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South Korea Keeps Crowd Limits in Place, as Omicron Cases Continue to Spike

As it battles a large coronavirus outbreak caused by the highly contagious omicron strain, South Korea will increase restaurant eating hours while maintaining a six-person restriction on private social gatherings.

The 109,831 new cases recorded on Friday set a new high, representing a 25-fold rise since mid-January, when omicron became the leading strain in the country. Almost 516,000 infections were counted in the last seven days alone, bringing the total number of cases in South Korea to over 1.75 million.

Long queues snaked around public health offices and testing stations in Seoul’s densely crowded capital, where hazmat-suited health workers handed out fast antigen test kits and took throat and nose samples from seniors and other high-risk groups.

There’s also fear that campaigning for the presidential election on March 9 would exacerbate transmission problems. Thousands of fans flocked to a rally held by ruling party candidate Lee Jae-myung in the southwestern city of Suncheon, where they applauded, yelled, and sang his name. During a rally in the southern city of Sangju, Lee’s conservative opponent Yoon Suk Yeol also drew large numbers.

So far, Omicron appears to be less likely than the delta variety, which wreaked havoc on the country in December and January. However, cases are increasing at a significantly quicker rate, placing the country on the edge of a hospital overflow.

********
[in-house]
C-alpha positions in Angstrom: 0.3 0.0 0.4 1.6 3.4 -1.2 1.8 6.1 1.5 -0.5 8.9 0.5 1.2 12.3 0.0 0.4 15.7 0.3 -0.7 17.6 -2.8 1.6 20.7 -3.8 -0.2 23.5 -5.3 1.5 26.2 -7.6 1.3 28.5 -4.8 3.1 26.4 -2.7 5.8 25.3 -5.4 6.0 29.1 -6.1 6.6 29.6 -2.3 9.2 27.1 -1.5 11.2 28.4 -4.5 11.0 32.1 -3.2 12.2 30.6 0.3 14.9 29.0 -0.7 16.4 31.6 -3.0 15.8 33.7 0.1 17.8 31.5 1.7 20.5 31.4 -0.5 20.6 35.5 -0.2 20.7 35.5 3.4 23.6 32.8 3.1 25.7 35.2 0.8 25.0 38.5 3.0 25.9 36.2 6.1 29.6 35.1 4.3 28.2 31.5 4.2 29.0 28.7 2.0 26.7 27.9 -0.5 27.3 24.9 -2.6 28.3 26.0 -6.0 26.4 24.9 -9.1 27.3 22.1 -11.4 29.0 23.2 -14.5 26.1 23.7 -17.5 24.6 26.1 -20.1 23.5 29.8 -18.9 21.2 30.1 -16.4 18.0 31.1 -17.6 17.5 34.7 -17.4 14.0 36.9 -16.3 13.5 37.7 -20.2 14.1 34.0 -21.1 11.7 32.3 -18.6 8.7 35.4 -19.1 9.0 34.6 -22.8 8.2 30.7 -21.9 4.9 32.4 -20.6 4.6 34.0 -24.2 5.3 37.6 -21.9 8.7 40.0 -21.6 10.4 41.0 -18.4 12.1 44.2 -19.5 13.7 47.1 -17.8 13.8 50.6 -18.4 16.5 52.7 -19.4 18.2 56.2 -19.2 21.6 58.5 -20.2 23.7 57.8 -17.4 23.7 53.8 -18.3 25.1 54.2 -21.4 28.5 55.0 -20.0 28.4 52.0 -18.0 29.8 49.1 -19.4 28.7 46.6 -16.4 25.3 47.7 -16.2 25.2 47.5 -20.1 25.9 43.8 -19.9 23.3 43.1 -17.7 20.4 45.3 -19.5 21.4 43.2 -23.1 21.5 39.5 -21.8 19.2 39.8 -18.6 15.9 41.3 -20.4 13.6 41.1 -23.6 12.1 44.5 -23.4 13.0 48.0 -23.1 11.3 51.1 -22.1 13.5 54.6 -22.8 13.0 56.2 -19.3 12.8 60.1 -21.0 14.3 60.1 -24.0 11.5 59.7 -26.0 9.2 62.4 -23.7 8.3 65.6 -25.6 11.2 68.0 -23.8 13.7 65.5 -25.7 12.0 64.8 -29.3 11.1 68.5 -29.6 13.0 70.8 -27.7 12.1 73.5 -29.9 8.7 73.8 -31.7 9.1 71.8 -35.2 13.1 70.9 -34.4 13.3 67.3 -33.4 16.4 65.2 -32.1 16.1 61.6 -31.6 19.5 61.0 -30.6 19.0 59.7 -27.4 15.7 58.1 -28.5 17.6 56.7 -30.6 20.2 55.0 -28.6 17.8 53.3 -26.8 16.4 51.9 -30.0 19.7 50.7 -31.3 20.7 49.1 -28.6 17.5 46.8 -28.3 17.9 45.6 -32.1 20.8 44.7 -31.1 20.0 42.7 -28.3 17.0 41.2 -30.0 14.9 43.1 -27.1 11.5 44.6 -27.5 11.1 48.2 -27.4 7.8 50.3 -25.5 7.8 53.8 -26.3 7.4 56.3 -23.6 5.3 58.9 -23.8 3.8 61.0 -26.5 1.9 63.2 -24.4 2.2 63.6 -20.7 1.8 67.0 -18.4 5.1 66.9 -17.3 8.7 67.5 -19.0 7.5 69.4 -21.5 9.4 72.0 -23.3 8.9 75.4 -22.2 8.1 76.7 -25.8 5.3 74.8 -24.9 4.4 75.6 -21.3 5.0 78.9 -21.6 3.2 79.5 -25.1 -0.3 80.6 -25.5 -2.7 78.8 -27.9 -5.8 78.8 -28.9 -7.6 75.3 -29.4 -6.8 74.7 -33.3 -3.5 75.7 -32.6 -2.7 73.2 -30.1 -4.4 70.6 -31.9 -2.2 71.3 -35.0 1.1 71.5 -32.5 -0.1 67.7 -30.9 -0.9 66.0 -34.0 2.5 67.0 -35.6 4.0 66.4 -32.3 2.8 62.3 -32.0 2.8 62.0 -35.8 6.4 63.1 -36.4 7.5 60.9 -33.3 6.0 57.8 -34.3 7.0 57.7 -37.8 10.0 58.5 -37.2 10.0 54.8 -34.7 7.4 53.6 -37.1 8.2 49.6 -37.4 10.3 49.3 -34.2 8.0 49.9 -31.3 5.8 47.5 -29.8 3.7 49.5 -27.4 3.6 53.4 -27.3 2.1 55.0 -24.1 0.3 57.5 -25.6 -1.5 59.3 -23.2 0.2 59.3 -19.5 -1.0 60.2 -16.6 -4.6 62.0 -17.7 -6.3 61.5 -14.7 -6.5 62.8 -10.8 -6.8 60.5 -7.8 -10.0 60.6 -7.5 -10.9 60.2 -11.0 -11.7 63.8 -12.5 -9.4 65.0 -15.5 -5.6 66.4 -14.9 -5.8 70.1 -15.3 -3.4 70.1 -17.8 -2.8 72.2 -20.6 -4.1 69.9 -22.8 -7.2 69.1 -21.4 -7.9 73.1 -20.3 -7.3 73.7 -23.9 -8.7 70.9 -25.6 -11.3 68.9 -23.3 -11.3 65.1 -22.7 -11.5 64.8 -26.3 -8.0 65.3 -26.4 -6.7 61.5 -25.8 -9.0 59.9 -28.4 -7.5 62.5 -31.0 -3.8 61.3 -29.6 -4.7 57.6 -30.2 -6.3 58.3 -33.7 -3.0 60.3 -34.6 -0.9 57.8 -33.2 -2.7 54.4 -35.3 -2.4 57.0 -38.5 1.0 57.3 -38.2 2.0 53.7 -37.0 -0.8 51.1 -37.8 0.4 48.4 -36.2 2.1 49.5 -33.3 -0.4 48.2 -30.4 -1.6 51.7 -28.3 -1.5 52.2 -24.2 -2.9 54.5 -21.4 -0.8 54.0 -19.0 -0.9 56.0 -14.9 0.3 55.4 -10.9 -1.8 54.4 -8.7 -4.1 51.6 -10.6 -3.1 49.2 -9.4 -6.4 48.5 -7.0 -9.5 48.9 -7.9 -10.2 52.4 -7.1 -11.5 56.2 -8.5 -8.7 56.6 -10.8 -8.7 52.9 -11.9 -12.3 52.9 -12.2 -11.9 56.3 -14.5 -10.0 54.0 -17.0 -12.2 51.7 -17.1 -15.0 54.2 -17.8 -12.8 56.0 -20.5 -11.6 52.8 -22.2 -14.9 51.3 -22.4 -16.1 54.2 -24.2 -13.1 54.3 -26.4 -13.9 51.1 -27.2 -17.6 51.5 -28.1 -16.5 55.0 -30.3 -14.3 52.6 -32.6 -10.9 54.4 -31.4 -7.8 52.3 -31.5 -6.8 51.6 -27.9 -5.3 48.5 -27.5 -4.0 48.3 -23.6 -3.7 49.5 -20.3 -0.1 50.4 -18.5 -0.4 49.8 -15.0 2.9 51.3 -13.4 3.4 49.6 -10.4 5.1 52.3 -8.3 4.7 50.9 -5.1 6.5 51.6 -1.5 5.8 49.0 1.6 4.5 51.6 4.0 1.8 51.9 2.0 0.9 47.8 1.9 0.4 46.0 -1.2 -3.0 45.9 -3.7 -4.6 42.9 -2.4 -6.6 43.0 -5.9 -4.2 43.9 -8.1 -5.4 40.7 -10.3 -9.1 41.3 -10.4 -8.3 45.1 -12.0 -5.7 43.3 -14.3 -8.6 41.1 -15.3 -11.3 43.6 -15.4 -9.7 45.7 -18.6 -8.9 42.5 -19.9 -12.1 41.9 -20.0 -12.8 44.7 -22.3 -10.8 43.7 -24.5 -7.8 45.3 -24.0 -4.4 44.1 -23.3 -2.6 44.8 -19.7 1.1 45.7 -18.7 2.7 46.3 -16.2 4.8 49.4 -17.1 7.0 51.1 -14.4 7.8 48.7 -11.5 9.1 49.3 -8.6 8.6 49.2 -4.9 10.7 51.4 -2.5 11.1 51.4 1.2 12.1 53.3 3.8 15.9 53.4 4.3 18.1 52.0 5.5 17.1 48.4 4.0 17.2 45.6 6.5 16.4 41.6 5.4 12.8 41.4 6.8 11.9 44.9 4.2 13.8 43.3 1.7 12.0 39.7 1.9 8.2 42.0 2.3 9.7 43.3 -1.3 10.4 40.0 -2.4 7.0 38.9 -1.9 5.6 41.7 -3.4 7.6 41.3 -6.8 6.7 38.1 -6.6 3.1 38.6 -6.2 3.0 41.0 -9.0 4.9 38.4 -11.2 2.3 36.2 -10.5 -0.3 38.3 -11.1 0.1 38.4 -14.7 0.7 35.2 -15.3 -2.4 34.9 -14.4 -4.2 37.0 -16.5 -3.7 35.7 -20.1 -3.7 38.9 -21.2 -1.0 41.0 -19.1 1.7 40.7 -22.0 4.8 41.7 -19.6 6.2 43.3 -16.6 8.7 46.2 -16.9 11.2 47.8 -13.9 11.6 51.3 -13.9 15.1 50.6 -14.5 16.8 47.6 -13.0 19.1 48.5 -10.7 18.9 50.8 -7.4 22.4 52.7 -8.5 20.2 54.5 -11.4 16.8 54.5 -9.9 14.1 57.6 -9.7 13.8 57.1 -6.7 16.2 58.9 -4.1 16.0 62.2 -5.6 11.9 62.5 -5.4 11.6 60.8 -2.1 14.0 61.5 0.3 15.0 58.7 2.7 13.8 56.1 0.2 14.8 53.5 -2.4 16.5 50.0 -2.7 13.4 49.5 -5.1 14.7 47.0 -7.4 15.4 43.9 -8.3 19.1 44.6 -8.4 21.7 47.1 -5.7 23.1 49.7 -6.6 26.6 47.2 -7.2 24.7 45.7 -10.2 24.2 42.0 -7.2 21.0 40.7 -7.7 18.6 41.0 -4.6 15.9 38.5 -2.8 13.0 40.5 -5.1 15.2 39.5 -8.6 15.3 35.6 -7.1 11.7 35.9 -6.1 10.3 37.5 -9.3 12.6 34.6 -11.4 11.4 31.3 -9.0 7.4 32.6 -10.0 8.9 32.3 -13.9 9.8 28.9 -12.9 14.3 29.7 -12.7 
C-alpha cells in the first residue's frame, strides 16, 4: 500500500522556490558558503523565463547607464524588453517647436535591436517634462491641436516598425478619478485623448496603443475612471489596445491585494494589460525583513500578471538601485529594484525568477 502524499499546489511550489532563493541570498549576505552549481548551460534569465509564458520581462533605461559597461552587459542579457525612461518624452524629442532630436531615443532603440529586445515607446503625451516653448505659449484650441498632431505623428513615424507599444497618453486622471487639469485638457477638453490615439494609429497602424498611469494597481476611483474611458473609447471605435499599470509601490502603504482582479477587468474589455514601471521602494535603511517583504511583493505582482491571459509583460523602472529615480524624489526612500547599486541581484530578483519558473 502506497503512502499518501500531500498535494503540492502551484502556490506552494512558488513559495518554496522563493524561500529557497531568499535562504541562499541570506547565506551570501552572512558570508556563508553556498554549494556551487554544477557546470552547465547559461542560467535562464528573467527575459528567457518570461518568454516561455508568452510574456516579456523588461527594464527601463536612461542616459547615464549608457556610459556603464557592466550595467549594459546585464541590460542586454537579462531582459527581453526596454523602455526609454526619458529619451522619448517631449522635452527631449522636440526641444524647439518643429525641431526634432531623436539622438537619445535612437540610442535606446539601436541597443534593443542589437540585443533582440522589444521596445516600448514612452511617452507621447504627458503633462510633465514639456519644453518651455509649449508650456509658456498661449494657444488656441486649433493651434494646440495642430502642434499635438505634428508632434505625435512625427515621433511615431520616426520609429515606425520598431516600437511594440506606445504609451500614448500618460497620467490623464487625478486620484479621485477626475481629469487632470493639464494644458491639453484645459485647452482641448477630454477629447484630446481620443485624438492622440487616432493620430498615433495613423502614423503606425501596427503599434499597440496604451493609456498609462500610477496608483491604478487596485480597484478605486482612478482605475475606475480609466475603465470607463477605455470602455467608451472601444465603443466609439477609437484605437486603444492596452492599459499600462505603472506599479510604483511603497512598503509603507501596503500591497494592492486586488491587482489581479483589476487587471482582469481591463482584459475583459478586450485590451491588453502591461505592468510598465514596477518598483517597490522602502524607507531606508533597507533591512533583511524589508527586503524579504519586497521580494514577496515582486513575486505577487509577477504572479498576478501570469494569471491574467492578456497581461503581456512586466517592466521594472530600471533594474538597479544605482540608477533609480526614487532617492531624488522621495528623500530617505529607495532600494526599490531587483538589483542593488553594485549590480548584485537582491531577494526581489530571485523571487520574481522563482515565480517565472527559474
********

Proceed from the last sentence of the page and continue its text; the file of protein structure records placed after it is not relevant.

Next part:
Prime Minister Kim Boo-kyum, Seoul’s No. 2 official behind President Moon Jae-in, acknowledged people’s dissatisfaction with extended virus restrictions and the impact on service sector businesses, but said officials couldn’t afford to reduce social distance too much at a time when hospitalizations and deaths are on the rise.

The curfew for restaurants and other enterprises has been extended from 9 p.m. to 10 p.m., although private social gatherings of seven or more persons will remain restricted at least until March 13.

To enter potentially crowded locations like as restaurants, coffee shops, gyms, and karaoke venues, people will continue to be asked to confirm their vaccination status via smartphone applications or documentation.

During a conference on anti-virus efforts, Kim remarked, “Experts predict the (omicron epidemic) to peak anytime between late February and March.” “When we can determine that the (outbreak) has peaked and is declining, we will begin significantly lowering social distancing measures, as other countries have done, so that people may return to their cherished regular lives.”

According to the Ministry of Health, around 30% of the COVID-19 critical care units are now filled. According to the ministry, 385 virus patients are in serious or critical condition, up 100 from a week ago but still much below the 1,000 reported in late December during a previous epidemic.

While persons who have been vaccinated or who have had COVID-19 before are more susceptible to omicron infection, scientists believe that immunization and booster doses still give excellent protection against serious disease and death.

More than 86 percent of South Koreans have obtained all of their vaccinations, with 58 percent receiving booster doses. This year, health officials began administering fourth vaccine injections in nursing homes and other long-term care facilities.

Brian Cooper
Brian Cooper
Brian Cooper is a global reporter for TheOptic, focusing on bringing insights and developments for global breaking news daily. With almost seven years of experience covering topics from all over the world, Brian strives to make sure you stay up-to-date with what's going on in the world.
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